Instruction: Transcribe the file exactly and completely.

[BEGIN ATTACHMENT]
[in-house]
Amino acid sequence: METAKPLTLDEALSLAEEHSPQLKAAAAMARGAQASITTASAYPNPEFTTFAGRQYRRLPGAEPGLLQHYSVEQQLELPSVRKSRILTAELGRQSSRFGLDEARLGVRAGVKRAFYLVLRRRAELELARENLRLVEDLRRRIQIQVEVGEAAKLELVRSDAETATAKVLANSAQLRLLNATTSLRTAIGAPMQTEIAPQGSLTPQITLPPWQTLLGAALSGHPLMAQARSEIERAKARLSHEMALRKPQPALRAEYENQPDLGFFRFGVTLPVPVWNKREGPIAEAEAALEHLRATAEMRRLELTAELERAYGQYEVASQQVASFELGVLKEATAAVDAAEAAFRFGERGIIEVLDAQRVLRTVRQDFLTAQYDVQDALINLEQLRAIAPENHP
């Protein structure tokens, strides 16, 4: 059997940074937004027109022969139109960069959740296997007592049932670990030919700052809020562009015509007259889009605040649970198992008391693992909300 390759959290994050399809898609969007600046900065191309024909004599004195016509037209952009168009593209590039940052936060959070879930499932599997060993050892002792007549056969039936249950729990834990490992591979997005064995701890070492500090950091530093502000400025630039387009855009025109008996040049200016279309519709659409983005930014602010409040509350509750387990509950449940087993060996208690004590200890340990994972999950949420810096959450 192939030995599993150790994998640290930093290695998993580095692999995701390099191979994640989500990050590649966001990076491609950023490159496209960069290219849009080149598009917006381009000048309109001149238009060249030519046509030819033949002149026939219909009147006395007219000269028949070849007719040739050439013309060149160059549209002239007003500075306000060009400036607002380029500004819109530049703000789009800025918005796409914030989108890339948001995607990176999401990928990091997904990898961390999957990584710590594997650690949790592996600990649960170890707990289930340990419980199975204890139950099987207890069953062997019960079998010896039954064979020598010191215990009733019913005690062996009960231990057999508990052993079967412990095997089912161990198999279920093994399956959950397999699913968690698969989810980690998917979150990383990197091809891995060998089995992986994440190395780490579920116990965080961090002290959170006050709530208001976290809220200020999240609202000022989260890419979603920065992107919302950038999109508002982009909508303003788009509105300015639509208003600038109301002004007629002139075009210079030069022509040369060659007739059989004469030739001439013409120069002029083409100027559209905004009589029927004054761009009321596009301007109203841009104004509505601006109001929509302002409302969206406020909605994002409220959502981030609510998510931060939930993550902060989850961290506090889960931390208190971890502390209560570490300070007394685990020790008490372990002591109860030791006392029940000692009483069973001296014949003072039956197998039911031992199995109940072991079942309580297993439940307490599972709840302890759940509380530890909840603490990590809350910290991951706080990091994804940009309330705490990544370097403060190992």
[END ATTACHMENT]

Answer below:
[in-house]
Amino acid sequence: METAKPLTLDEALSLAEEHSPQLKAAAAMARGAQASITTASAYPNPEFTTFAGRQYRRLPGAEPGLLQHYSVEQQLELPSVRKSRILTAELGRQSSRFGLDEARLGVRAGVKRAFYLVLRRRAELELARENLRLVEDLRRRIQIQVEVGEAAKLELVRSDAETATAKVLANSAQLRLLNATTSLRTAIGAPMQTEIAPQGSLTPQITLPPWQTLLGAALSGHPLMAQARSEIERAKARLSHEMALRKPQPALRAEYENQPDLGFFRFGVTLPVPVWNKREGPIAEAEAALEHLRATAEMRRLELTAELERAYGQYEVASQQVASFELGVLKEATAAVDAAEAAFRFGERGIIEVLDAQRVLRTVRQDFLTAQYDVQDALINLEQLRAIAPENHP
């Protein structure tokens, strides 16, 4: 059997940074937004027109022969139109960069959740296997007592049932670990030919700052809020562009015509007259889009605040649970198992008391693992909300 390759959290994050399809898609969007600046900065191309024909004599004195016509037209952009168009593209590039940052936060959070879930499932599997060993050892002792007549056969039936249950729990834990490992591979997005064995701890070492500090950091530093502000400025630039387009855009025109008996040049200016279309519709659409983005930014602010409040509350509750387990509950449940087993060996208690004590200890340990994972999950949420810096959450 192939030995599993150790994998640290930093290695998993580095692999995701390099191979994640989500990050590649966001990076491609950023490159496209960069290219849009080149598009917006381009000048309109001149238009060249030519046509030819033949002149026939219909009147006395007219000269028949070849007719040739050439013309060149160059549209002239007003500075306000060009400036607002380029500004819109530049703000789009800025918005796409914030989108890339948001995607990176999401990928990091997904990898961390999957990584710590594997650690949790592996600990649960170890707990289930340990419980199975204890139950099987207890069953062997019960079998010896039954064979020598010191215990009733019913005690062996009960231990057999508990052993079967412990095997089912161990198999279920093994399956959950397999699913968690698969989810980690998917979150990383990197091809891995060998089995992986994440190395780490579920116990965080961090002290959170006050709530208001976290809220200020999240609202000022989260890419979603920065992107919302950038999109508002982009909508303003788009509105300015639509208003600038109301002004007629002139075009210079030069022509040369060659007739059989004469030739001439013409120069002029083409100027559209905004009589029927004054761009009321596009301007109203841009104004509505601006109001929509302002409302969206406020909605994002409220959502981030609510998510931060939930993550902060989850961290506090889960931390208190971890502390209560570490300070007394685990020790008490372990002591109860030791006392029940000692009483069973001296014949003072039956197998039911031992199995109940072991079942309580297993439940307490599972709840302890759940509380530890909840603490990590809350910290991951706080990091994804940009309330705490990544370097403060190992």